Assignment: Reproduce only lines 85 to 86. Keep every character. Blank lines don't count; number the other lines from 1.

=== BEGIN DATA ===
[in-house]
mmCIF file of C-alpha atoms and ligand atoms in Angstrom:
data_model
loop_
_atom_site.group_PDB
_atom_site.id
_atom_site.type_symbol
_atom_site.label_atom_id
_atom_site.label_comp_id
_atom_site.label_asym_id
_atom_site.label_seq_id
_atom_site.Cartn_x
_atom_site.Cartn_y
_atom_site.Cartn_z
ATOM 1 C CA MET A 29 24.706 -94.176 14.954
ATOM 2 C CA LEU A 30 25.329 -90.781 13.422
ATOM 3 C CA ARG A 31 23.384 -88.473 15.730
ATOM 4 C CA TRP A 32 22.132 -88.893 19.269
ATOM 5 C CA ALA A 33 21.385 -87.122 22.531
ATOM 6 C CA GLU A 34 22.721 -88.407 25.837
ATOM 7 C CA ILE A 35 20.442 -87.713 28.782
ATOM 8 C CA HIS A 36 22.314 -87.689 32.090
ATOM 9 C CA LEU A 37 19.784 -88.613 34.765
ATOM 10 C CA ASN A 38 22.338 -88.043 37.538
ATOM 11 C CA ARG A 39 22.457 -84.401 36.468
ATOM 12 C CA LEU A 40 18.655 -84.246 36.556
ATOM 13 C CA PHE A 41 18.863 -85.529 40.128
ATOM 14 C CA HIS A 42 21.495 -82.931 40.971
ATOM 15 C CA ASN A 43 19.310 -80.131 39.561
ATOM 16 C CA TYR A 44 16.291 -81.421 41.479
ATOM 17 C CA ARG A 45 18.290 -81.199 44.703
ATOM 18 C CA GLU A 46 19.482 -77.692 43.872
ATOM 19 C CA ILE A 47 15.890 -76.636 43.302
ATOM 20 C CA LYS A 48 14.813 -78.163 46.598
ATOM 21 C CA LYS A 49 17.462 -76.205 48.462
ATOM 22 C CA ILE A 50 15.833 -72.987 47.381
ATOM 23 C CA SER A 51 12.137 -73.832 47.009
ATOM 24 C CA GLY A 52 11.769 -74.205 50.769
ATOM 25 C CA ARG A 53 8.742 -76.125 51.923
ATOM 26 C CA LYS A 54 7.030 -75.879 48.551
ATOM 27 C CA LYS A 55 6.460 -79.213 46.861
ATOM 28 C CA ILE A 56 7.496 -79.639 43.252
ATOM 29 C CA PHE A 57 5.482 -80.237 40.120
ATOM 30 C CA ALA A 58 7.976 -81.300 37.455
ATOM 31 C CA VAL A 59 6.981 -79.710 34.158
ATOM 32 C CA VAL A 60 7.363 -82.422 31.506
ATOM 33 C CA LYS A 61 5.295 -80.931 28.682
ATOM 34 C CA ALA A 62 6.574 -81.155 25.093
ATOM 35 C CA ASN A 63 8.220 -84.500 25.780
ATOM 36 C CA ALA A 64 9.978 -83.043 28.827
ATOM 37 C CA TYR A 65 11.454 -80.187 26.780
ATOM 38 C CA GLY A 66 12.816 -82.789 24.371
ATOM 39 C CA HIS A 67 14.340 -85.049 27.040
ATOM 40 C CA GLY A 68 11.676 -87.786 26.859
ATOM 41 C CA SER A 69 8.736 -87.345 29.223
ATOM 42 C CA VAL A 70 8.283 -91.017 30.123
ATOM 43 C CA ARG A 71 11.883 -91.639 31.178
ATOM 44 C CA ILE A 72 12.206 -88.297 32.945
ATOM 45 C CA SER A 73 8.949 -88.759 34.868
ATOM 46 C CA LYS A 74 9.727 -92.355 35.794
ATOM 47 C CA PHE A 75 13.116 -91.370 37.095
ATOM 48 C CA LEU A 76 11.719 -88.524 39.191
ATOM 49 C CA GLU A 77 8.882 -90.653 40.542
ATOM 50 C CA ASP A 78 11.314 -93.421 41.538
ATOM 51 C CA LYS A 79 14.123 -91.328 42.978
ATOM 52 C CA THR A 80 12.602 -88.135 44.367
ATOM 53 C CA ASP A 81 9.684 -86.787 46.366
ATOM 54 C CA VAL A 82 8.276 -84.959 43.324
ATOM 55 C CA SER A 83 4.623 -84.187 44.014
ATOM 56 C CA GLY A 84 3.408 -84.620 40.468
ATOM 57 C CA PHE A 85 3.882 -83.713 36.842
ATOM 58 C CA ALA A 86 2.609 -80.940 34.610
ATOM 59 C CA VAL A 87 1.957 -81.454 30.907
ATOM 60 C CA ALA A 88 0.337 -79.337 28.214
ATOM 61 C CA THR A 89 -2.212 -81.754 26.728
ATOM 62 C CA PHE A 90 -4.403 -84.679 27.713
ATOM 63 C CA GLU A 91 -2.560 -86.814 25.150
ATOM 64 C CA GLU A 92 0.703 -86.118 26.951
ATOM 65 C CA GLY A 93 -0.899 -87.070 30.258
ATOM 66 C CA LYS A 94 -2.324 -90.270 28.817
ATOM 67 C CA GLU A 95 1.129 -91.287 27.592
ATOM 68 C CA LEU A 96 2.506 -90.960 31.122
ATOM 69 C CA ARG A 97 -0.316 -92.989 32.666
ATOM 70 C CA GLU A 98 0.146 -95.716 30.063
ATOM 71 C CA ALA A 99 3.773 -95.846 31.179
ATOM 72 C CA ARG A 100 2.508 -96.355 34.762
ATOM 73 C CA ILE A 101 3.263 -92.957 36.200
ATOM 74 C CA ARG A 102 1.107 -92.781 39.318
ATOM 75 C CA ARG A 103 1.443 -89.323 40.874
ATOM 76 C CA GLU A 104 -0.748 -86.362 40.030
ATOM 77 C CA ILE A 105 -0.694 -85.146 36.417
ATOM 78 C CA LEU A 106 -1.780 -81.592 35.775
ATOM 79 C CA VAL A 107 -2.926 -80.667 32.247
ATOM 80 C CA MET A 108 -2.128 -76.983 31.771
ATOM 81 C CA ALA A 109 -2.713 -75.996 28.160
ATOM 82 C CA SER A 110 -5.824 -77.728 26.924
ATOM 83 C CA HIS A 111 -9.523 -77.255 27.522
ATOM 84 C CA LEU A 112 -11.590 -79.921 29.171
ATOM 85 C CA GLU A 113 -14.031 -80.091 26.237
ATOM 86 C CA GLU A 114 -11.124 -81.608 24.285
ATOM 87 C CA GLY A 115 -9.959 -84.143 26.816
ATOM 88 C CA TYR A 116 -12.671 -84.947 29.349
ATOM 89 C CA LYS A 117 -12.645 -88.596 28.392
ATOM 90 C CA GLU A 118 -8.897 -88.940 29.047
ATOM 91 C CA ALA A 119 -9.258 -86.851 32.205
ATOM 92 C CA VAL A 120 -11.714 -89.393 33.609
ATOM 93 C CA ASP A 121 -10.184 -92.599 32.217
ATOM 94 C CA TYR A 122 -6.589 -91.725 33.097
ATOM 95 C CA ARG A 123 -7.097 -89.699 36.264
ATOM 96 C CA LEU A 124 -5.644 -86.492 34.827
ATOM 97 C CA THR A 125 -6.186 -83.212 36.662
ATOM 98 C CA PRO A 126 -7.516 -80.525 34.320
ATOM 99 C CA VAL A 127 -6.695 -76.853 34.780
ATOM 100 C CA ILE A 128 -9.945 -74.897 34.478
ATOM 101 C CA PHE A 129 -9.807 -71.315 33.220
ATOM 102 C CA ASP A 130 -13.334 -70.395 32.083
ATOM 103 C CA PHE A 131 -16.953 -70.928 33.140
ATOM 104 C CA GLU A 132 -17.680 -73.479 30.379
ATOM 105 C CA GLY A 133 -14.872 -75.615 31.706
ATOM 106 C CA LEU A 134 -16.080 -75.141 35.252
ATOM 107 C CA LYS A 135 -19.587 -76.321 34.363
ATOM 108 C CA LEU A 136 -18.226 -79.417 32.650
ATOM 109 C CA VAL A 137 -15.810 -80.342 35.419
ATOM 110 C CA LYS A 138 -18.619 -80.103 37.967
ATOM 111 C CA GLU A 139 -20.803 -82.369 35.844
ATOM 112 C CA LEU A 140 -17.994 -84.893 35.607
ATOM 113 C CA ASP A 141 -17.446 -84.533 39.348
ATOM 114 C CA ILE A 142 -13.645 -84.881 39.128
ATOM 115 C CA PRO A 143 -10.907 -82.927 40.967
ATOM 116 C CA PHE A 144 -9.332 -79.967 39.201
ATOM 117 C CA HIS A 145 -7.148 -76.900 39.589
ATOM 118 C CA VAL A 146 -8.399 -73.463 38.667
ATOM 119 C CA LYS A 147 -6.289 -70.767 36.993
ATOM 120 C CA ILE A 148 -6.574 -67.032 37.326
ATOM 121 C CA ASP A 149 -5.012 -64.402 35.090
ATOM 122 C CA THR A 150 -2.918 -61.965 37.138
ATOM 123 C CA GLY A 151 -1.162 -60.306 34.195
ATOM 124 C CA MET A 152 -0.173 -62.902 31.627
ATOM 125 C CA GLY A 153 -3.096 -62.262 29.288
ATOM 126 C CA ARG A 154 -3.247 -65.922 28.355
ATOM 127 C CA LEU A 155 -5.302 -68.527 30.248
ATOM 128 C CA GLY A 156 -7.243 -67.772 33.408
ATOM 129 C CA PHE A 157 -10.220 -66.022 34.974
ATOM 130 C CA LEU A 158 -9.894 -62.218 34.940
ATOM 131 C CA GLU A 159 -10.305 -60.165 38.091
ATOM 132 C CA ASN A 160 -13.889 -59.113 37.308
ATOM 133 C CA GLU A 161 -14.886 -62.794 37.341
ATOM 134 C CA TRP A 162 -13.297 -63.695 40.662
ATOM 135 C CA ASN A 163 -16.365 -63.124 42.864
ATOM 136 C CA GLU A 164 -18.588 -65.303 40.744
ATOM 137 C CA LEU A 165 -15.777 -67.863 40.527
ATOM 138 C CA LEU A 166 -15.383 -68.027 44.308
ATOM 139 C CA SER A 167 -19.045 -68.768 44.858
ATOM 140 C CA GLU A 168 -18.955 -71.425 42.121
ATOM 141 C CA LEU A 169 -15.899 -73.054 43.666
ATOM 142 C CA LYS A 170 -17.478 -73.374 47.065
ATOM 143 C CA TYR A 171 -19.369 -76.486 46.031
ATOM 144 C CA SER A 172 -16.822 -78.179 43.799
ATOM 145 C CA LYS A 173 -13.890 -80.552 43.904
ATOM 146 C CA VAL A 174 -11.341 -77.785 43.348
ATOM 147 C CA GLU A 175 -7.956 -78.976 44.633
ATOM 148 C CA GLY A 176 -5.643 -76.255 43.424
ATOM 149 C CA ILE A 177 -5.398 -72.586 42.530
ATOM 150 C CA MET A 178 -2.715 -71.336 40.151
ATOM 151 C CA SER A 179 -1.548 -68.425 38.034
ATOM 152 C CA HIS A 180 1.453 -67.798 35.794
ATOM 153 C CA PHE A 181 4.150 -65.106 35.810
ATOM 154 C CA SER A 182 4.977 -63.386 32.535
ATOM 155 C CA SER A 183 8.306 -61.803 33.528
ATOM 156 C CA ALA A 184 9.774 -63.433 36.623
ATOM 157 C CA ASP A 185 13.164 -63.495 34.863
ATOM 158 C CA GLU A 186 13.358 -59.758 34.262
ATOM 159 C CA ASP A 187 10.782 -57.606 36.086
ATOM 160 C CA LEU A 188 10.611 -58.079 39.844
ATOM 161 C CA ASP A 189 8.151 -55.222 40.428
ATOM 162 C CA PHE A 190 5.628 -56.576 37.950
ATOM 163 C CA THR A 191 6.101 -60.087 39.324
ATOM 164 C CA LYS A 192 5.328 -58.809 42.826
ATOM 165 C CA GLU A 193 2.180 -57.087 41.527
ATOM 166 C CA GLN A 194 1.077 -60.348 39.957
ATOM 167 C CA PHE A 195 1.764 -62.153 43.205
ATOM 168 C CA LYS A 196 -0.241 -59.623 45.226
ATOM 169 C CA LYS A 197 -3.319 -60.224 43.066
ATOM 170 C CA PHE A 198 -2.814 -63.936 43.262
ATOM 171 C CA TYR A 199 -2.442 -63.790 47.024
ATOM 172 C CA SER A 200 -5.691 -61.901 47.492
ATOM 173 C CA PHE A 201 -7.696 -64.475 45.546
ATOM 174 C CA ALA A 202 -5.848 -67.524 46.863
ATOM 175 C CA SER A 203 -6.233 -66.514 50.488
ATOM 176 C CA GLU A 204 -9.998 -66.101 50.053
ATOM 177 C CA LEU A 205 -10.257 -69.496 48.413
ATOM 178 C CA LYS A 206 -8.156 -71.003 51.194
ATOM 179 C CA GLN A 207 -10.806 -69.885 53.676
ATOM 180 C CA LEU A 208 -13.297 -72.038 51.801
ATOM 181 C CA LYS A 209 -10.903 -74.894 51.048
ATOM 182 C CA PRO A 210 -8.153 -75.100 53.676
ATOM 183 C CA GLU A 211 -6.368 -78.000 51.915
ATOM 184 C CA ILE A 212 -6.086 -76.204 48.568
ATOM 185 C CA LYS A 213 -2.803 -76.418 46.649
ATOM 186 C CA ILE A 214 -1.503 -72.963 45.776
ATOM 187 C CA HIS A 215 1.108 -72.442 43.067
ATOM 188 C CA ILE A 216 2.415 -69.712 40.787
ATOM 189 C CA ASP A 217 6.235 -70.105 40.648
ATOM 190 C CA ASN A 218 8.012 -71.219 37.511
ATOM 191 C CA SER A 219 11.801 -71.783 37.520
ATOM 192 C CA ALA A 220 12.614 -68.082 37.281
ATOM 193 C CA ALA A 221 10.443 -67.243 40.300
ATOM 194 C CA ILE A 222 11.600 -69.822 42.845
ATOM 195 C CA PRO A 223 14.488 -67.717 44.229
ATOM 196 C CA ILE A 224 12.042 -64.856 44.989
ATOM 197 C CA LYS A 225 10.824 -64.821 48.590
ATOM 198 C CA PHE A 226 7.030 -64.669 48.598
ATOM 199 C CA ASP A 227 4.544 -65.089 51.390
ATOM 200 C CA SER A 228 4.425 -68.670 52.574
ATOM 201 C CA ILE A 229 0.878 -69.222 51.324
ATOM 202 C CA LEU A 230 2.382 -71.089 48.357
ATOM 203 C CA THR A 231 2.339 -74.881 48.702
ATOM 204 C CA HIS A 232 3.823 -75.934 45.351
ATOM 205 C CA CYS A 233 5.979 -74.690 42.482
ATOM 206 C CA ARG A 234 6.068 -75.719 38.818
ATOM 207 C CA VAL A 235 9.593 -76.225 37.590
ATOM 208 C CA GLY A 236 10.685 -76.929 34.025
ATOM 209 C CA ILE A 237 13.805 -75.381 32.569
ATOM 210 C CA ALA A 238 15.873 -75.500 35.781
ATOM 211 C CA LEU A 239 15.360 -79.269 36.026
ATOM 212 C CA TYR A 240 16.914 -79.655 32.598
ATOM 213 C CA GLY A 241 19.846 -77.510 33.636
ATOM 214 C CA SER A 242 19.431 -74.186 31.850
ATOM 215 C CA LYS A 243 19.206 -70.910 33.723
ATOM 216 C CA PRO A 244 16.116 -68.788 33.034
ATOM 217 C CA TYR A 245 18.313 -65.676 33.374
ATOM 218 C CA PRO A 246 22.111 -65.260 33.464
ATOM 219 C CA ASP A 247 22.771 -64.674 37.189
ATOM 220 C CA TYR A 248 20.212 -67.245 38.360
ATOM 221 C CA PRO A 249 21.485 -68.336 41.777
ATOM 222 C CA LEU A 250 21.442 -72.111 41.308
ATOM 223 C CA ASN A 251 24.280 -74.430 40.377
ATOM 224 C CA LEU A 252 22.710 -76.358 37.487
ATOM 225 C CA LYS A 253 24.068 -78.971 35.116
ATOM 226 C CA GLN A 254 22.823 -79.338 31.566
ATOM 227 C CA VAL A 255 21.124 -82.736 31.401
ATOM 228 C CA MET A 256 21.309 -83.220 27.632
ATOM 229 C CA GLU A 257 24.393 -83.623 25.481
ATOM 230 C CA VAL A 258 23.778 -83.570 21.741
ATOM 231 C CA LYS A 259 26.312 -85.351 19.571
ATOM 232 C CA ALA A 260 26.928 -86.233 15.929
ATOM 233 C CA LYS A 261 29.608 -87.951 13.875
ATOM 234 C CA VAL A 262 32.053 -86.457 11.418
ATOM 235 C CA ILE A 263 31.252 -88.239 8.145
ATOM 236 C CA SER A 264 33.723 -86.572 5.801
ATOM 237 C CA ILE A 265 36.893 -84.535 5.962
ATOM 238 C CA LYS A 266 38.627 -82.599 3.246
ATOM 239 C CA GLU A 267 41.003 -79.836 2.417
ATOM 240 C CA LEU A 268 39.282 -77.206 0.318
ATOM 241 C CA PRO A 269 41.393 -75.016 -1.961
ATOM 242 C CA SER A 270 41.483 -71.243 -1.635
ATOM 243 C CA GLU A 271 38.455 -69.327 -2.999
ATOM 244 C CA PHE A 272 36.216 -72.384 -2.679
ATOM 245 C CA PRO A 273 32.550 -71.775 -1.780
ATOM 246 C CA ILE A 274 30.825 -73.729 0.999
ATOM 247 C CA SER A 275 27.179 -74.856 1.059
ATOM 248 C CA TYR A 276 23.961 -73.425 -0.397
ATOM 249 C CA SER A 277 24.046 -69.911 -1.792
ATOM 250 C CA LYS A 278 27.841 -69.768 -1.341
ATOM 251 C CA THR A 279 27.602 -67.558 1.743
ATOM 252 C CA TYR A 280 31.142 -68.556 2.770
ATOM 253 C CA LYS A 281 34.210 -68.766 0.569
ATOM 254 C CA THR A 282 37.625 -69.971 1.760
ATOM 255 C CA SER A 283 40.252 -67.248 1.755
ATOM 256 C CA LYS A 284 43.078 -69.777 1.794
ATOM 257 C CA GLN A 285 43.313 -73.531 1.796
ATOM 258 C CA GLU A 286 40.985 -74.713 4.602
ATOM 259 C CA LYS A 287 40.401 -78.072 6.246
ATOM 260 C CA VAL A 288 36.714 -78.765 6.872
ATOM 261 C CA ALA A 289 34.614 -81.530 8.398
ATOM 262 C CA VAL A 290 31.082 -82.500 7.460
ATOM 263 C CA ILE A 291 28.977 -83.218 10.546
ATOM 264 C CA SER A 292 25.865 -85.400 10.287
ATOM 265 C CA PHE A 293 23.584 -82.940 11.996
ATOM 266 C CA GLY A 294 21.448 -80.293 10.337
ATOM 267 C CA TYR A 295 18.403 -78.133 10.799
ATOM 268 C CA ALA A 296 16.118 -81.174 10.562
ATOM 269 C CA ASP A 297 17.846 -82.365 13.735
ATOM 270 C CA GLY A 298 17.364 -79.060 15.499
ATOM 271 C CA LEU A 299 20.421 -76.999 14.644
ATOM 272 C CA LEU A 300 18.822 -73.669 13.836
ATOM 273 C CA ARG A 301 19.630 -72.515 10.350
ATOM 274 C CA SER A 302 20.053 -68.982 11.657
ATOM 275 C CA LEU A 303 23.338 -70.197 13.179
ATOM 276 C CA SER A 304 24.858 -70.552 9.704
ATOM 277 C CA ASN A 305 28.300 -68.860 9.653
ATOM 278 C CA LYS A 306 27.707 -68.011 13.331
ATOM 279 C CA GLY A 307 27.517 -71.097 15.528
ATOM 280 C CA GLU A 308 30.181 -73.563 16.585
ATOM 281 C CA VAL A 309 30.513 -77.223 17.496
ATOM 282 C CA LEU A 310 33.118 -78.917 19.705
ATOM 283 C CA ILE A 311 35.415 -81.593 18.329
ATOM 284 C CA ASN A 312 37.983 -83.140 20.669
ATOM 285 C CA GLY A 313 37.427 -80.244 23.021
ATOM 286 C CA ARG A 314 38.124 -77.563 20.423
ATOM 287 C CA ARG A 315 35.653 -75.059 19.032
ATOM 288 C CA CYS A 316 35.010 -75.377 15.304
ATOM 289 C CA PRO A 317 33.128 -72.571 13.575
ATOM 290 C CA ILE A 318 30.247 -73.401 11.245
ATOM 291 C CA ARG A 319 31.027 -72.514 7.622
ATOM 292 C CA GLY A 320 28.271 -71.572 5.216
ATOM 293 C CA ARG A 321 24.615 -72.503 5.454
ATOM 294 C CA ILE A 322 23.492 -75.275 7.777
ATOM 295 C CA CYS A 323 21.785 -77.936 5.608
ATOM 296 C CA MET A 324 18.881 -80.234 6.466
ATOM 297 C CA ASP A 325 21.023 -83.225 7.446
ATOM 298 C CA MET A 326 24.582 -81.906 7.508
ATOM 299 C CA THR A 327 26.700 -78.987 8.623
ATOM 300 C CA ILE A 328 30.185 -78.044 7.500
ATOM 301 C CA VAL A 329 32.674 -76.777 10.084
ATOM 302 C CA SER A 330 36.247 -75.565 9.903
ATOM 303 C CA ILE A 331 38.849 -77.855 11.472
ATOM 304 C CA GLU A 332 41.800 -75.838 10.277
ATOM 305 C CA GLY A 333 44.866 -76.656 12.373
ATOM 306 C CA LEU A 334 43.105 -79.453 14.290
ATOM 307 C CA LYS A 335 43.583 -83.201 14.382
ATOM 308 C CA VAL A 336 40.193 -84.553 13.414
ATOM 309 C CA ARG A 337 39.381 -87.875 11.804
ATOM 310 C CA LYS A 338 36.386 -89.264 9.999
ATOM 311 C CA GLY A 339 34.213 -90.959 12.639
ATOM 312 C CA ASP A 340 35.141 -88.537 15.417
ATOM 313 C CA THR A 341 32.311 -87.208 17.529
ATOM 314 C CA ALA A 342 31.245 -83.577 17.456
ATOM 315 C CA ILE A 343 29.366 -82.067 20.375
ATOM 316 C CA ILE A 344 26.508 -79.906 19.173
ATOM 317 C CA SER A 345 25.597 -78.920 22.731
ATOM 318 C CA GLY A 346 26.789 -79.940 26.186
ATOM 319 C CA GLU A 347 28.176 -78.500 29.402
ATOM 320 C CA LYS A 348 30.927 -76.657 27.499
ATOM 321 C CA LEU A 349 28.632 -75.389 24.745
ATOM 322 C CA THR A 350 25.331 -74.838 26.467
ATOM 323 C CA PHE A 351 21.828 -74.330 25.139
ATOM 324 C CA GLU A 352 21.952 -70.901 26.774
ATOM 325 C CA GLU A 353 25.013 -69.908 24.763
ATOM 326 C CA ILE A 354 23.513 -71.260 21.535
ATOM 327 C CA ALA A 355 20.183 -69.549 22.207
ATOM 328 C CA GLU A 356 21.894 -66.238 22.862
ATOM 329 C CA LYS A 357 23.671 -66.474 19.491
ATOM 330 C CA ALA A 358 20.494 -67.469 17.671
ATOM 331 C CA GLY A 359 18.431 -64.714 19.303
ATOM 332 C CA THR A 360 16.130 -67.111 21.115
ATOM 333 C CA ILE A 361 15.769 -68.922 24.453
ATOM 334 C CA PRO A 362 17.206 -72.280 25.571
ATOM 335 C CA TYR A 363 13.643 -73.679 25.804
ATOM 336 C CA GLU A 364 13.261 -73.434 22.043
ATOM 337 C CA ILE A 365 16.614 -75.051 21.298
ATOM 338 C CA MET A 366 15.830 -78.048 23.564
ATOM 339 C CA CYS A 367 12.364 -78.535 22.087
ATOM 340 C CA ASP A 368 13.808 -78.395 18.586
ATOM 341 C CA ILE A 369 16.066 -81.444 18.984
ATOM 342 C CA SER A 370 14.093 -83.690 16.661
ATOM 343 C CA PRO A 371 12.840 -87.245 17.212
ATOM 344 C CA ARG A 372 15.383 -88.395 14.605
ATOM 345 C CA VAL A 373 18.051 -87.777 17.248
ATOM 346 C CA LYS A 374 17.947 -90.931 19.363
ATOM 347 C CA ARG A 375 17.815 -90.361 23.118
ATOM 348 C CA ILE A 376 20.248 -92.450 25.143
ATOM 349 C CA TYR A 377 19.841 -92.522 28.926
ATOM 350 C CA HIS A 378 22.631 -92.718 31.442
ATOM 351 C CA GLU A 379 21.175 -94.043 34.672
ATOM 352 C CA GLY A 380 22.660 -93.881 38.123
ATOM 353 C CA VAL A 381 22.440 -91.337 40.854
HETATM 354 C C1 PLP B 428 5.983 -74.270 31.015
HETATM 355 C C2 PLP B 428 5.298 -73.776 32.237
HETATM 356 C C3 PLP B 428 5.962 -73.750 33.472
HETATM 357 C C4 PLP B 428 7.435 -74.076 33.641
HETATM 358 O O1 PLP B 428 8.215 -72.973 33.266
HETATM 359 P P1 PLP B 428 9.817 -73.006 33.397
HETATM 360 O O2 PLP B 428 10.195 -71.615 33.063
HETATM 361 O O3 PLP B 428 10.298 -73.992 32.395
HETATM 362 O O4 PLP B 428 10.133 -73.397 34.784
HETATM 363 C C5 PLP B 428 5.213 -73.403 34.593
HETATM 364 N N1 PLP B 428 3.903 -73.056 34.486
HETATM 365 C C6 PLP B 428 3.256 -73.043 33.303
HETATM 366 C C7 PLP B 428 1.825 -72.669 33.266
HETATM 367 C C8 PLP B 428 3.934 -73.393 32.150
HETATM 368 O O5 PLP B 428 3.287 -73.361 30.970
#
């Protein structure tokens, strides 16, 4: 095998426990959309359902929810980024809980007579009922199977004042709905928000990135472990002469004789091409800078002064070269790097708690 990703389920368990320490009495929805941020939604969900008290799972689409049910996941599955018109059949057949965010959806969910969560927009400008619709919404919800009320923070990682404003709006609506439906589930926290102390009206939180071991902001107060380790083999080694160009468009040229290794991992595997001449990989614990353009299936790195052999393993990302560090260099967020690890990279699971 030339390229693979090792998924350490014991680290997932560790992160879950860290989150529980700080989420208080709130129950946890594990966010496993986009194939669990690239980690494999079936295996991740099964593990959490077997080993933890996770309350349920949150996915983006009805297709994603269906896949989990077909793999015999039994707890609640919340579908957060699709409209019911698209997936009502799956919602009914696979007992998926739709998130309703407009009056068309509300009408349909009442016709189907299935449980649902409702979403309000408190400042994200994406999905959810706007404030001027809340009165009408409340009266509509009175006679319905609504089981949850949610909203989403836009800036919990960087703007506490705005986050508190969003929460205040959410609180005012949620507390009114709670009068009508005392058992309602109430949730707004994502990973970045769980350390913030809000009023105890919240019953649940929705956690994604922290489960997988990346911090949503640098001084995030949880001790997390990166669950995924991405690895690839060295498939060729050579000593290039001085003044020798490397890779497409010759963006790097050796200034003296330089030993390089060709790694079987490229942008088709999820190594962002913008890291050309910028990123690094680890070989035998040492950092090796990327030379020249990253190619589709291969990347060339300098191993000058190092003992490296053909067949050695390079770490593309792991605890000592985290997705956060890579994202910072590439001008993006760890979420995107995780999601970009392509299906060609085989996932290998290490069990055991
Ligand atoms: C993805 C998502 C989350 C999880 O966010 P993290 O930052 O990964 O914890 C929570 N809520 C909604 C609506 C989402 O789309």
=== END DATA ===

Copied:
ATOM 71 C CA ALA A 99 3.773 -95.846 31.179
ATOM 72 C CA ARG A 100 2.508 -96.355 34.762